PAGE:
Mother of the Nation

A view is held, and sometimes expressed…that wives of Prime Ministers are more highly regarded and widely loved than Prime Ministers themselves, both during and after their terms of office.

Gough Whitlam
Janette Howard represents Australia at a special memorial service for the 2002 Bali bombings.

All Prime Ministerial wives have used their position to increase public awareness, raise funds and support a wide range of important national and social causes. They are often perceived as a bridge between the powerful and powerless, and thus have been seen by some as ‘Mothers of the Nation.’

Assisting charities and welfare groups was once considered an ‘acceptable’ or ‘token’ role for a Prime Minister’s wife, but over time they have become powerful advocates with the ability to influence public and government opinion.

John and I wore sprigs of wattle as we offered condolences to the families of those who had lost loved ones. It was a very emotional and traumatic time for everyone.

Janette Howard

On 12 October 2002, terrorists detonated three bombs in Bali, killing 202 people — 88 of them Australians. The attacks prompted a national outpouring of grief, anger and disbelief. Janette Howard joined Prime Minister John Howard in representing Australia at a special memorial service (pictured above left).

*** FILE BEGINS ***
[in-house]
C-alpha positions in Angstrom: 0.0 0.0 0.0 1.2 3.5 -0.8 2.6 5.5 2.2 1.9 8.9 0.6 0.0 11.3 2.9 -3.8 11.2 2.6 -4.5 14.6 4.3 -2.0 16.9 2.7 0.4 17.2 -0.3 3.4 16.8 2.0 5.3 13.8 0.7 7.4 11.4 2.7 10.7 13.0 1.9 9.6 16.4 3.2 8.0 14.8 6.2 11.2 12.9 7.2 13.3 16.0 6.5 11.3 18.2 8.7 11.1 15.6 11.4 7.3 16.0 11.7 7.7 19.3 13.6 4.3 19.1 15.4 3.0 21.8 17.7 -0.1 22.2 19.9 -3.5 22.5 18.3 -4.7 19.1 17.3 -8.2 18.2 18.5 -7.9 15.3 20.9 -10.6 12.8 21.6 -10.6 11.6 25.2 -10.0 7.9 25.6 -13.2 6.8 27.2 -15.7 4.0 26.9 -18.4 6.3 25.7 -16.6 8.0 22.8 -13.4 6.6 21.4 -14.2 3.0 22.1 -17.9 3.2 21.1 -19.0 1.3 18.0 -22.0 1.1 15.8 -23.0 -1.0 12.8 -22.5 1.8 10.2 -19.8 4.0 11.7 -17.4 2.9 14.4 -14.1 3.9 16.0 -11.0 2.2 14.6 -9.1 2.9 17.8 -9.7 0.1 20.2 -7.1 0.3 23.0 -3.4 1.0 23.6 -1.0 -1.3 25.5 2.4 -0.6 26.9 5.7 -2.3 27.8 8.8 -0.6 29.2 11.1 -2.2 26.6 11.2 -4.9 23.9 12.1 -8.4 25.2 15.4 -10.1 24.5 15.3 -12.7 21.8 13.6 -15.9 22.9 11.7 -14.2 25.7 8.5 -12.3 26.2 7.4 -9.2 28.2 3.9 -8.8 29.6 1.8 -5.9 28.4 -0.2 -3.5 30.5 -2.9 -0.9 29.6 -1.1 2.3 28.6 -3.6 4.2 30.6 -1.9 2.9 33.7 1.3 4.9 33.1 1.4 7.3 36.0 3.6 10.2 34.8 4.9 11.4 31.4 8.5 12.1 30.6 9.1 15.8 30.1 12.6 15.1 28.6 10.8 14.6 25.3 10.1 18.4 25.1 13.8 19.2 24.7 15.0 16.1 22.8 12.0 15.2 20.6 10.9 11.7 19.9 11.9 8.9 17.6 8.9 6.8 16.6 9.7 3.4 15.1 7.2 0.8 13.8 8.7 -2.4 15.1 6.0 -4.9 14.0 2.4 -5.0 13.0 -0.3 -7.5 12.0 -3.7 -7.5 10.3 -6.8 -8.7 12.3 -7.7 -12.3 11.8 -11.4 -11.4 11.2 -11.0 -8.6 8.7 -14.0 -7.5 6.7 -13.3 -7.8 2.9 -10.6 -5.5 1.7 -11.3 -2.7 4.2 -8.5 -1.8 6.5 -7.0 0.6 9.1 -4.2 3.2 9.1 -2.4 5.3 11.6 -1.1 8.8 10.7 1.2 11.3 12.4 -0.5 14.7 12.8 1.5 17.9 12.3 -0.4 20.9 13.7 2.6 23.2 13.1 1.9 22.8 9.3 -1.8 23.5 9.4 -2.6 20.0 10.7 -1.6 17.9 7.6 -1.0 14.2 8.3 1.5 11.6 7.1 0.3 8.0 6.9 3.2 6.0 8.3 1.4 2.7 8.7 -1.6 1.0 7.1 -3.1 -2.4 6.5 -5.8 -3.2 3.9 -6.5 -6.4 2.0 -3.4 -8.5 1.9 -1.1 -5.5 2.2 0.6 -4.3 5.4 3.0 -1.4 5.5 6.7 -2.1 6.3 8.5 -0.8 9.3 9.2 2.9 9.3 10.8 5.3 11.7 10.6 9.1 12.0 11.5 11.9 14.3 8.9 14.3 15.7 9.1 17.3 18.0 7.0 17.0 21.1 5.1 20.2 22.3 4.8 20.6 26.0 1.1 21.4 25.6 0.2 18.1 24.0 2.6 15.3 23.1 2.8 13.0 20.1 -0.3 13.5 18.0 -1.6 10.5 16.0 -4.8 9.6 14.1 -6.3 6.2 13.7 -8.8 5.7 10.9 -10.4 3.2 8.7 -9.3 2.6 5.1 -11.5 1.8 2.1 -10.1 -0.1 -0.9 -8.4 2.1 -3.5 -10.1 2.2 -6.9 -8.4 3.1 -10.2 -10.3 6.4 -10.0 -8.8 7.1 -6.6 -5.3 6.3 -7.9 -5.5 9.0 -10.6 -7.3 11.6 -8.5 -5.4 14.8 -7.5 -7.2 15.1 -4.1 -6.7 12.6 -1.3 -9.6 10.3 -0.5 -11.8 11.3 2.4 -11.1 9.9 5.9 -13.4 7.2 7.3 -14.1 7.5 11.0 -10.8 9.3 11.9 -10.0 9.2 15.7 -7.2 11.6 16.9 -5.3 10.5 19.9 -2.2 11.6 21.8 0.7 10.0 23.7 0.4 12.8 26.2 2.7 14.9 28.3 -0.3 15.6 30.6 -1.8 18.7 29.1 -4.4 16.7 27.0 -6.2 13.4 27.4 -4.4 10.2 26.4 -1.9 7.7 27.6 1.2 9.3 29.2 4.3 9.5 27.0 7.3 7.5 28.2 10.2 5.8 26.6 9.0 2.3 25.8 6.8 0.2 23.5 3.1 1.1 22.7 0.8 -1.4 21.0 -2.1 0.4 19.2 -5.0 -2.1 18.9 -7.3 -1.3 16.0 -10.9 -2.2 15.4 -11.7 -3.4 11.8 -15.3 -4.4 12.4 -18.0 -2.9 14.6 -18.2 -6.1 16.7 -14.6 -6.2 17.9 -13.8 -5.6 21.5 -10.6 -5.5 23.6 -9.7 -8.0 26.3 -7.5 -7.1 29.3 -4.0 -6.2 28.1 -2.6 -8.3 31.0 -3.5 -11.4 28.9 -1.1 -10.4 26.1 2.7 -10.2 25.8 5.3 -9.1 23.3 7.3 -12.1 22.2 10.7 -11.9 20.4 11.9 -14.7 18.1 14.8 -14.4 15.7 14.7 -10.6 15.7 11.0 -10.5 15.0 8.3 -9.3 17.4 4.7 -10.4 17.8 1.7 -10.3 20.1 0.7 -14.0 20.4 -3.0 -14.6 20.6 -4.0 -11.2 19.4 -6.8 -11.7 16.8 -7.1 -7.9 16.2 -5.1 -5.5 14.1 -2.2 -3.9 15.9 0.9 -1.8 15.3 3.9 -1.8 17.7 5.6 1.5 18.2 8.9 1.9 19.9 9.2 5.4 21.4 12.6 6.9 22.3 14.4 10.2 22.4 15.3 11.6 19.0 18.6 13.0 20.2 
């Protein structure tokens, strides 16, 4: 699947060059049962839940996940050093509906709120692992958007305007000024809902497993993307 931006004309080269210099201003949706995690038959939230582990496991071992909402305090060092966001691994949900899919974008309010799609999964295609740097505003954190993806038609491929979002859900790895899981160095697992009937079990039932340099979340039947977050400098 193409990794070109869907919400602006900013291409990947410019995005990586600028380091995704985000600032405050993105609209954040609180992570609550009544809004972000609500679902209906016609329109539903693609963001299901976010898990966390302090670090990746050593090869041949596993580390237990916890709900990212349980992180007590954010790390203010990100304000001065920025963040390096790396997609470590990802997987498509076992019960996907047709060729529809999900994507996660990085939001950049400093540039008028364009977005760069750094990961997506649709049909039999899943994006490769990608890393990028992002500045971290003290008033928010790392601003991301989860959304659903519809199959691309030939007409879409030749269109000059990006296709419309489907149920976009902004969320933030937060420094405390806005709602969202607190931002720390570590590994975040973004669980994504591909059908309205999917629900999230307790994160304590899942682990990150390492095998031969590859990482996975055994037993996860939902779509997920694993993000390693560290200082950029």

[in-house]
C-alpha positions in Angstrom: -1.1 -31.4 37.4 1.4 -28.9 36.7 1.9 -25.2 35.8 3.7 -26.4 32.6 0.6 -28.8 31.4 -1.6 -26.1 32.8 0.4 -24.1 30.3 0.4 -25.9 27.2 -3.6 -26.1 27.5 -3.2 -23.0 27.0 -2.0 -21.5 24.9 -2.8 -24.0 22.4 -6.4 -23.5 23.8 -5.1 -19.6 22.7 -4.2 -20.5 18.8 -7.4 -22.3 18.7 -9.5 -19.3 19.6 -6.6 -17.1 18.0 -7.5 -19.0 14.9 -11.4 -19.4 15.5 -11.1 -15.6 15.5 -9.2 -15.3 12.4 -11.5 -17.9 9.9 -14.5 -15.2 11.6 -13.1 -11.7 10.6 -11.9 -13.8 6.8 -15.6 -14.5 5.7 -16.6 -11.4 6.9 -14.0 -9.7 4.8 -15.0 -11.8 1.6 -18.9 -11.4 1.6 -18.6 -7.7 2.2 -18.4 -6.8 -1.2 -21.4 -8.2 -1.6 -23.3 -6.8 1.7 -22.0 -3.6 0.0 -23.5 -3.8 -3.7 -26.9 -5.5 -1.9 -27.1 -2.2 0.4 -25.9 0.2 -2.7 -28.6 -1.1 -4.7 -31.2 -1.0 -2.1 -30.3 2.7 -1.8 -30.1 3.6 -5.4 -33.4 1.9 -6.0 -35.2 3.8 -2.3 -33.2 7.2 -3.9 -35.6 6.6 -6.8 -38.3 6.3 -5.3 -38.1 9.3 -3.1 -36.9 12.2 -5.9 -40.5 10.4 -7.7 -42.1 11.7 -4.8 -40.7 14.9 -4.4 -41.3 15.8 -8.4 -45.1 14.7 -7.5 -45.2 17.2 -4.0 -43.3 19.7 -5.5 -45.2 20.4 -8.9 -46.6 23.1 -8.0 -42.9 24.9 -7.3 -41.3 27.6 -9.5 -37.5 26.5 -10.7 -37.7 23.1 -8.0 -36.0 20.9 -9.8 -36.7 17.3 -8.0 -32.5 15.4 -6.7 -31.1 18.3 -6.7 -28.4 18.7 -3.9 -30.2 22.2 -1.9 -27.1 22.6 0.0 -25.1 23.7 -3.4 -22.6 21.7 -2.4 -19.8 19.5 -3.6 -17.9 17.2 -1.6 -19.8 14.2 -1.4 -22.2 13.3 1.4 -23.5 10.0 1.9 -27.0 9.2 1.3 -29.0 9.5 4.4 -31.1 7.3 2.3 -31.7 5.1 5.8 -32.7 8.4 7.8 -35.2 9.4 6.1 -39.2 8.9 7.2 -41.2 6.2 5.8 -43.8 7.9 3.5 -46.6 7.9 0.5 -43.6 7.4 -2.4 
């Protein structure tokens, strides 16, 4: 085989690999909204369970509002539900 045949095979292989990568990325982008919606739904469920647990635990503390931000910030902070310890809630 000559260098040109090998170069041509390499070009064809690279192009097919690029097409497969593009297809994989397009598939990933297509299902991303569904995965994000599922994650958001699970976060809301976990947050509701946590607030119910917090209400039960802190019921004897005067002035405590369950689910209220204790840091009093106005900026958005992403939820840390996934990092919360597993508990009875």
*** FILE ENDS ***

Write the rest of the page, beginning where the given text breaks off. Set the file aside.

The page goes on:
Causes have also included rallying support for Federation and women’s suffrage; helping servicemen through the First and Second World Wars; expressing sympathy and comfort during the dark days of the Depression; setting a positive example in the face of wartime austerity, and assisting a wide range of charities, welfare and business groups.

Many wives have received official recognition for their services to the community.

Margaret Fisher strongly supported women’s suffrage and used her position to further the cause, becoming the first Prime Ministerial wife to participate in a political demonstration. In 1911, she marched through the streets of London at the head of the Australian and New Zealand contingent of a 40,000 strong crowd. The issue of women’s suffrage was a contentious one in the United Kingdom, and Margaret’s participation in this rally is indicative of a growing sense of personal as well as national independence.

Margaret Fisher participates in the great suffragette demonstration in London, 1911.

Margaret Fisher (middle) participates in the great suffragette demonstration in London, 1911, with Mrs McGowan and Miss Vida Goldstein, also from Australia. National Library of Australia.